The Pros and Cons of Pursuing a Career in Real Estate

Millions of people think about pursuing a career in real estate, helping people buy and sell houses while earning money on commission (or sometimes, with an attractive salary). But they’re either too intimidated or too conflicted to take the first steps. The reality is, real estate can be a valuable and rewarding career, but it isn’t for everybody. There are pros and cons to this line of work, and it’s important to acknowledge them all before finalizing your decision.

The Advantages

Let’s start with some of the most impressive perks of a career in real estate:

  • Straightforward training and education. To become a real estate agent, you’ll need to take a series of classes and pass a standardized test. While the exact requirements vary by state, for the most part, this is a straightforward process. You can take all the classes you need online, in your spare time, and without spending much money. This makes real estate a much more attractive field than, say, becoming a doctor.
  • Career options.Real estate careers can take many different forms, and you can change direction whenever you choose. For example, you could work for a formal real estate agency, or you could start an agency of your own. You could work independently, taking on and closing deals in your spare time. You could even become a real estate agent for your own purposes, like if you want to flip houses or become a landlord.
  • Potentially lucrative income.Real estate agents have the potential to make a very good living. Earnings vary by state and neighborhood, but with enough experience, you can easily make six figures. In New York, the average annual wage for a real estate agent is $102,310 as of 2017. Of course, to earn this much, you must be in a popular area, you must have a strong reputation, and you have to close some high-profile deals on a regular basis.
  • Working in real estate affords you some degree of flexibility. You’ll need to research properties, talk to clients, run open houses, and host tours, but you aren’t going to be stuck in an office 9 to 5, 5 days a week. Much of the work of a real estate agent can be done on your own time, when it’s convenient for you. Many agents also work part-time only.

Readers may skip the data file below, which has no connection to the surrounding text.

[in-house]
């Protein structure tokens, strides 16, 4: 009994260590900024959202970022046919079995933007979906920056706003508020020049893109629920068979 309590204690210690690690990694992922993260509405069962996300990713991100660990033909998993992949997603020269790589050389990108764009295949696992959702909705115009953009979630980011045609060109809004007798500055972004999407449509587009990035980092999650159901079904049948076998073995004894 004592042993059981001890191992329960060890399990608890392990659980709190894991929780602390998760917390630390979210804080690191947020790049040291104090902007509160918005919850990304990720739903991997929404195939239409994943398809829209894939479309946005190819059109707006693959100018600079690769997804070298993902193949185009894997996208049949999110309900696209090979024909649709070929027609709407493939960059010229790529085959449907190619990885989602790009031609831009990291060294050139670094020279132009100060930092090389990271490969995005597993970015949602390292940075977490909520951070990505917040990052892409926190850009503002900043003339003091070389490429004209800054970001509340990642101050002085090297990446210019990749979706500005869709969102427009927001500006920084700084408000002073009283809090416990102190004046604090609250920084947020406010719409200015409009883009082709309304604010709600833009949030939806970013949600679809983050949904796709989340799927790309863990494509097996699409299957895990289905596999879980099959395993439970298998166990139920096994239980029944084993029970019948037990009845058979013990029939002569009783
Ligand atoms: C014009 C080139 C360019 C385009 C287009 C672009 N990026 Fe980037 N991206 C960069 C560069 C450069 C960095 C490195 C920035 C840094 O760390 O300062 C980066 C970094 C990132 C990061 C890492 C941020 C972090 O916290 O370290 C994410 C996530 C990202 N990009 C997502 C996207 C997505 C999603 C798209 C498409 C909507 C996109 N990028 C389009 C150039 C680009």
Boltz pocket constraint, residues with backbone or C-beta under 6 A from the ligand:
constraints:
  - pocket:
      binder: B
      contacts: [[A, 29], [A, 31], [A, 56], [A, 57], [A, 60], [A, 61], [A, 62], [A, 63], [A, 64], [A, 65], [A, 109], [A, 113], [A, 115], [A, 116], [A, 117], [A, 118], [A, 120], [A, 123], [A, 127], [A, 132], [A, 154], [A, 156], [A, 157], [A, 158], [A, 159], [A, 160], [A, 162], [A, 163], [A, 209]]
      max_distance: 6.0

• Human interaction.As a real estate agent, much of your job is going to focus on people. You’ll be meeting new people regularly, getting to learn their wants and needs, and helping them find the home of their dreams (or helping them close a sale as quickly as possible). If you like talking to people and helping people, this is extremely rewarding.

The Disadvantages

However, there are some downsides that prevent this from being a perfect career:

  • Hot and cold periods. Housing markets frequently change, thanks to sharp fluctuations in supply and demand. Even if they didn’t, you might have periods of time when you’re on a “hot” or “cold” streak, closing lots of deals or barely scraping by. For some people, the changes are a nice change of pace. For others, this is a nightmare. It’s difficult to plan a budget around an inconsistent income, and even the best real estate agents struggle to make accurate predictions about the future of the market.
  • Self-reliance. Even if you work for a real estate agency, much of your earnings are going to be based on commissions. Accordingly, real estate is a fairly self-reliant career. There are people who can mentor you and coach you, but at the end of the day, you’re the one responsible for finding new clients and closing deals. For some people, this is an exciting challenge. For others, it’s distressing—especially in the early stages of their career development.
  • Demanding clients.While there is some flexibility in when and how you work, you also need to cater to your clients whenever possible. That often means working nights and weekends, when your clients are available. It also means responding to their calls and messages, even if it’s not especially convenient. Certain demanding clients can make this very difficult.
  • Real estate is also a highly competitive field. There are likely already several agents working in your neighborhood of choice, and more will emerge in time. It can be challenging to find a foothold as a newcomer.

Are the high earning potential and flexible career options enough to make up for the volatility and demanding hours? Is the quick route to formal registration enough to make up for the competitive nature of the job? Only you can answer these questions and decide whether real estate sales are in your future.

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